On the level of political philosophy, the Democrats’ disastrous decision was to embrace a philosophy of racial and economic collectivism that divides the public into rival interest groups jostling with each other for power and plunder. On the level of electoral politics, they implemented this by adopting the theory of an Emerging Democratic Minority, a coalition of racial minorities, young women, and educated whites. In their mania to lock down this coalition, they thoroughly alienated everybody else, including one of their big traditional constituencies: blue-collar whites in the industrial heartland. That is what cost them this election.
Their error in short, was to divide the public into warring interest groups and assume they could gain and keep power by appealing to a narrow coalition of those groups.
Their persistence in this error can be seen in their ongoing complaints about the Electoral College, which misses the whole point of why we have it.
[C]omplaints about the Electoral College…indicate the very attitude that helped Democrats lose the election: contempt for the people who live outside the left-leaning enclaves in big cities and on the coasts.
I’ve been thinking of offering some free suggestions for the Democratic Party’s post-election “autopsy,” but I suspect they would fall on deaf ears, because the chief response I’ve been hearing is that those people out the heartland deserve contempt because they voted for that rotten, bigoted Donald Trump, which means that they must also be rotten and bigoted. So they don’t deserve to have their votes given extra weight in the Electoral College….
But the one enduring function of the Electoral College it to ensure that presidents can’t be chosen solely to represent the interests of the larger states and big population centers….
Let’s put this in terms that might be easier for today’s left-leaning young people to understand. In the popular Hunger Games books and films—a future dystopia written by a modern “liberal”—the nation is divided into rural districts that are subservient to a big, densely populated Capitol. That is precisely the result the Electoral College is designed to avoid. It is intended to give the outlying rural districts a political weight that makes them impossible for the urban elites to ignore.
Or we can put it differently: the problem is that Democrats want to live in The Bubble, described in a “Saturday Night Live” parody as an enclave of urban free thinkers “and no one else.”
[T]he thing about bubbles is that after a while, it’s difficult to remember that you’re in one. It’s easy to fall back reflexively on the same unexamined tropes without ever having to hear much skepticism from the people around you.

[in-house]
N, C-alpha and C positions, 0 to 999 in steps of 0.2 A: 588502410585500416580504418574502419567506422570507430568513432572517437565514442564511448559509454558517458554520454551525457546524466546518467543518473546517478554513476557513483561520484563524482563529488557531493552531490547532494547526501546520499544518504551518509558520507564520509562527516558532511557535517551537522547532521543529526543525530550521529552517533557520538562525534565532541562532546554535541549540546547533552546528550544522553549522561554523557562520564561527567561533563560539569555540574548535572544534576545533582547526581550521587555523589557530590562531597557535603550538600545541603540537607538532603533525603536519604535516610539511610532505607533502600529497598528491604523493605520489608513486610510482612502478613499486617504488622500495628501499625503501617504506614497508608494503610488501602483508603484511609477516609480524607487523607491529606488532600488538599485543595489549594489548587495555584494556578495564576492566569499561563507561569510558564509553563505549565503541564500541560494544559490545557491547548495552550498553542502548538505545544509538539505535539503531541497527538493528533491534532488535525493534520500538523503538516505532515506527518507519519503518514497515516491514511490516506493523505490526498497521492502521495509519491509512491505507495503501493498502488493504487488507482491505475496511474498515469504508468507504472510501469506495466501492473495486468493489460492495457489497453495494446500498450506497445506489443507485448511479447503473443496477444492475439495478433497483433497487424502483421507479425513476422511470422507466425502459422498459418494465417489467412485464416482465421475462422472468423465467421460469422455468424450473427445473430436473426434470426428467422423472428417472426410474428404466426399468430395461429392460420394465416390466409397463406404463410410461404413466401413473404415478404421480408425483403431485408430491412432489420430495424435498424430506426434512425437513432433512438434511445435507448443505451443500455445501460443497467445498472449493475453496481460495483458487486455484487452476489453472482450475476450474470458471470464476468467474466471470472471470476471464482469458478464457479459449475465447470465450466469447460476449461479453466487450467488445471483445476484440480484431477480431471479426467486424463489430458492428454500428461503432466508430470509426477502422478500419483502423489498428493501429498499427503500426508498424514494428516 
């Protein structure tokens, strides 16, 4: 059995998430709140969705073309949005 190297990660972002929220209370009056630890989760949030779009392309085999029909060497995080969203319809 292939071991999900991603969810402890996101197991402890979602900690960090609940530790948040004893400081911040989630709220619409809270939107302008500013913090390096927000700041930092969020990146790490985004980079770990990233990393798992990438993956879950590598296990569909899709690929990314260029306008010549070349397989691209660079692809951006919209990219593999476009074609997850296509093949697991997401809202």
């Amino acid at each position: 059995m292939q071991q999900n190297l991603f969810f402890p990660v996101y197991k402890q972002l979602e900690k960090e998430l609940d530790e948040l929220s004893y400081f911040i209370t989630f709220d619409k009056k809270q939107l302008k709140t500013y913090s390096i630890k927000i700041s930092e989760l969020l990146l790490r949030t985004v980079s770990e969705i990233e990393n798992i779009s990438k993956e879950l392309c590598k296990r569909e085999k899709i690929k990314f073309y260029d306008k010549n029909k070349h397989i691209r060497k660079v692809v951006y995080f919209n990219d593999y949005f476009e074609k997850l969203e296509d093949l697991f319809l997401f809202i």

Some of us have been warning the left for years that this makes them weak, that it makes them almost totally unaware of how unconvincing some of their favorite causes have become to the majority of America. On a more practical level, they also fail to realize how unappealing some of their candidates are to voters in other parts of the country, the parts that control a majority of the Electoral College.
They needed a reminder, and this election is a big one.
Reform usually comes from the desperation of reaching rock bottom, and it may take Democrats a while to take stock of the full extent of what they have lost. Take, for example, Barack Obama’s penchant for ruling by executive order.
So many of the policies of the left consist of giving a lot of personal power to the people who occupy executive office, to use as at their unlimited discretion. President Obama’s approach to governing has relied so heavily on the use of executive orders, as a replacement for being able or willing to reach any agreement with Congress, that the personality and temperament of the next person to wield those powers matters more than ever.
We’re about to see what the consequences will be. The big question is the fate of Obamacare. If Republicans follow my advice, they have the opportunity to help create “a generation of timid, cautious, compromising Democrats.”
Democrats know that once they pass a massive new regulation or entitlement, it never gets repealed, and instead of rolling back the welfare state, Republicans will spend all of their time fixing it. But what happens if Democrats sacrifice their majority for a new entitlement program, and then the entitlement is repealed? Remember that Barack Obama got the Democratic nomination way back in 2008 because he promised to reject the timid incrementalism of the Clinton centrists. What if, after eight years, his crowning legislative achievement is nullified and his “legacy” is precisely nothing? That will make Democrats a lot less eager in the future to march off a cliff at the behest of the far left wing of their party.
To be sure, in the short term, judging from their reaction to the recent election loss, Democrats seem even more determined to lurch to the left and march off a lot of cliffs. But the elected Democrats who manage to survive a few more cliff drops will be the ones who finally learn some caution.
Then again, I instituted my first Democratic Party Death Watch in 2005—alongside a Republican Party Suicide Watch, which for a while turned out to be the more relevant category. If 2008 and 2012 now look like Pyrrhic victories for the Democrats, we should worry that 2016 will turn out to be a Pyrrhic victory for Republicans, particularly since they have a mercurial new leader who threatens to pull them away from the core principles they’re supposed to stand for.
That is the next big story of this year and the big political question for 2017.